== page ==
Asymmetric sex chromosomes were independently shaped during evolution in many species, and different strategies evolved alongside to overcome the resulting imbalance in genetic information. Molecular biologist Marie-Line Faucillion has studied this in her dissertation defended at Umeå University, Sweden. Her findings can be useful to better understand how sex chromosomes are regulated, but also to approach the study of gene regulation in a more holistic way.
A long long time ago, males and females were equal. Their chromosomes, at least were almost identical. But this equality changed under evolutionary pressure and sex specific chromosomes appeared. First, only a few male beneficial genes accumulated on one ordinary chromosome. Long story short, these genes stopped recombining with their equivalents for the production of sperm cells and ended up being only transmitted from fathers to sons through what we call the proto-Y chromosome.
This proto-Y chromosome, deprived of recombination started to degenerate, and lost most of the information it was carrying. As a result, female mammals and flies have two X chromosomes while their male counterparts have one X chromosome and one degenerated, information poor Y chromosome, along with several pairs of non-sex chromosomes (autosomes).
Two types of genetic imbalances
“From a molecular perspective, two large issues arose from this chromosomal inequality” says Marie-Line Faucillion. “First, males and females do not carry the same amount of information anymore. The two female X chromosomes can be a template for printing twice as many mRNA molecules compared to the single male X chromosome.”
In mRNA, m stands for messenger and mRNA molecules are meaningful portions of code that are copied many times from the chromosomal DNA template and contain the instructions for building all the different proteins needed by the cell machinery. This is called gene expression.
“The second issue is that since proteins that come from different chromosomes may associate to form more complex molecular machines, the males will have a shortage of their X chromosome proteins compared to their autosomal proteins and not be able to assemble the correct complexes in the right amount. And this is simply lethal for them” adds Marie-Line Faucillion.
Mammals X-linked mRNAs became more stable…
Mammals are already known to inactivate one X chromosome in females in order to re-establish the male to female balance. However, the strategy to balance the autosomes with the sex chromosomes has been debated as to whether or not there was a doubling of mRNA production. Through her PhD work, Marie-Line showed that the lifespans of the mRNAs coming from the X chromosome was significantly longer than for the autosomes in mammals, and that this was one way of balancing gene expression.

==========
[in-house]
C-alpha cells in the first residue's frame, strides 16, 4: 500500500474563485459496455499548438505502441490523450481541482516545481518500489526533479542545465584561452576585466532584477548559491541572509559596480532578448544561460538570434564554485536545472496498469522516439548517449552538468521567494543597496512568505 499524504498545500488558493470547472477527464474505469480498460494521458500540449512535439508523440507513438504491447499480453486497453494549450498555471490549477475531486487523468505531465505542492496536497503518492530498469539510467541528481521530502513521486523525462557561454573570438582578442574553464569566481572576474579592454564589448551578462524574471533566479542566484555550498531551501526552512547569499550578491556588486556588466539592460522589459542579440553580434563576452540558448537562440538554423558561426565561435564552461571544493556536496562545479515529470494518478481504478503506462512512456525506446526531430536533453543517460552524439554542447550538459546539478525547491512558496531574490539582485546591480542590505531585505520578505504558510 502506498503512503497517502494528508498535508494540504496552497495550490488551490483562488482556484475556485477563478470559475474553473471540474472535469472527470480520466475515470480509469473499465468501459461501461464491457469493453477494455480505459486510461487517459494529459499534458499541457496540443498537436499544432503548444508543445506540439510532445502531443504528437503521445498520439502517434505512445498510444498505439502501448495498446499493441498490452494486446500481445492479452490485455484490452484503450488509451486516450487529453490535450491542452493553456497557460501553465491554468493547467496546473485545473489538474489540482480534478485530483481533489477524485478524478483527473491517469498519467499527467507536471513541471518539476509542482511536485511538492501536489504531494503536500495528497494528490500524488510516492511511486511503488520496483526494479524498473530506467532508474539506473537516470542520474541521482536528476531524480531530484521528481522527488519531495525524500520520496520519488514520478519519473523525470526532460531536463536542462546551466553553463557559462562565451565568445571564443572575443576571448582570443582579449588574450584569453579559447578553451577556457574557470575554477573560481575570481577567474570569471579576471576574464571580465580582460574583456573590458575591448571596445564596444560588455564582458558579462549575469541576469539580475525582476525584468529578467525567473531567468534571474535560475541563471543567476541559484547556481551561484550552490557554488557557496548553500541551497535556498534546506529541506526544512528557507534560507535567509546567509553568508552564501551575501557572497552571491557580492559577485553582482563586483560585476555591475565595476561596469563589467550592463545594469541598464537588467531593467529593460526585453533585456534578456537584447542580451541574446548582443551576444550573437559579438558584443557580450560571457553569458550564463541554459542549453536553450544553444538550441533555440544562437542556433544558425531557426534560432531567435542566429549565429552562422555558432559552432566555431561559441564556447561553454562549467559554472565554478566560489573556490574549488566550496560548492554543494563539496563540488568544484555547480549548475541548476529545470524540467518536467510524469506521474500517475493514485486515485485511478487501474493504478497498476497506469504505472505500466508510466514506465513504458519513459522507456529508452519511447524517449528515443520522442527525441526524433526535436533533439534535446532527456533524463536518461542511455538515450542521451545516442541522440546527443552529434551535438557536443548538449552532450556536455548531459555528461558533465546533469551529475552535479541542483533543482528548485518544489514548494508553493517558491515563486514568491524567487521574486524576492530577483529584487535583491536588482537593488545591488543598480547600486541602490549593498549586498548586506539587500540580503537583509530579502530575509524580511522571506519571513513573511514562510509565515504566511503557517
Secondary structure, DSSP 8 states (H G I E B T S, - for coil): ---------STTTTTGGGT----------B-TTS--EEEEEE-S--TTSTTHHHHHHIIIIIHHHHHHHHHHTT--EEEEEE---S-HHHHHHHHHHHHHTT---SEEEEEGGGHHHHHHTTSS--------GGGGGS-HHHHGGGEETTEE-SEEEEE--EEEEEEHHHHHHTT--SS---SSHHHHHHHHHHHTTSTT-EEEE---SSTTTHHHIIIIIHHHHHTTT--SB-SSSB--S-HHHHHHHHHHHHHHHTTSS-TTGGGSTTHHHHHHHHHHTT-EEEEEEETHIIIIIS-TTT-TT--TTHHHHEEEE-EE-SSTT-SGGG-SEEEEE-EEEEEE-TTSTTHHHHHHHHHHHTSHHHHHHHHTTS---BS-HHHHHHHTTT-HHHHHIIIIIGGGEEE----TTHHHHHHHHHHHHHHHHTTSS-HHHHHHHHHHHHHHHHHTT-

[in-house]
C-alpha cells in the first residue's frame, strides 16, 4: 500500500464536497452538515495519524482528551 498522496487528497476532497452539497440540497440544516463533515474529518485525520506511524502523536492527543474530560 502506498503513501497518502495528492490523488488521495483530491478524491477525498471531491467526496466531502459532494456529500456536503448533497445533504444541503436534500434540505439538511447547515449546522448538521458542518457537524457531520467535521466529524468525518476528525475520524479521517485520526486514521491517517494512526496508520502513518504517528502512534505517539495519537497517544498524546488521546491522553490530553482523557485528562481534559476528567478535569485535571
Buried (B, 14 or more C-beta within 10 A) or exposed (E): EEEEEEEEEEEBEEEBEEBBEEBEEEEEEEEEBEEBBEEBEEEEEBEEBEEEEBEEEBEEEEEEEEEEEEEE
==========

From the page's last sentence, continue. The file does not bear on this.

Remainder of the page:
…but fly´s did not
In flies, however, she demonstrated that this was not the case and went on to propose two new ways in which genes could be regulated through modulating the amount of time they are used in a cell before being degraded.
Some redundancy explained
Flies are known to simply double the amount of mRNA they produce from their single X chromosome to solve both sex chromosome imbalances at once. This is orchestrated by a molecular machine made of five proteins and two specific RNAs. “Interestingly, these RNAs do not carry information to build proteins and are redundant in a way that deleting each one of them has no consequence while deleting both kills males” says Marie-Line Faucillion.
She investigated the individual roles of these RNAs and highlighted their differences, thus explaining why evolution did not discard any, even though only one of them is necessary for male survival.
About the dissertation
On Friday 10 December Marie-Line Faucillion, Department of Molecular Biology at Umeå University, defends her dissertation titled Chromosome-specific adaptations of RNA stability and the roles of the roXRNAs in dosage compensation, Swedish title: Kromosomspecifika anpassningar av RNA stabilitet och roX RNAs funktioner i doskompensation. The dissertation takes place at 09.00 in Astrid Fagraeus salen A103, Building 6E, Umeå University. The faculty opponent is Associate Professor Jean-Yves Roignant, PhD, Center for Integrative Genomics, University of Lausanne, Schweiz.
Read the dissertation
For more information, please contact:
Marie-Line Faucillion, research assistant, Department of Molecular Biology, Umeå University
Phone: +46 90 785 67 96
Umeå University is one of Sweden’s largest institutions of higher education with over 36,000 students and 4,000 faculty and staff. The university is home to a wide range of high-quality education programmes and world-class research in a number of fields. Umeå University was also where the revolutionary gene-editing tool CRISPR-Cas9 was discovered that has been awarded the Nobel Prize in Chemistry.
At Umeå University, distances are short. The university’s unified campus encourages academic meetings, an exchange of ideas and interdisciplinary co-operation, and promotes a dynamic and open culture in which students and staff rejoice in the success of others.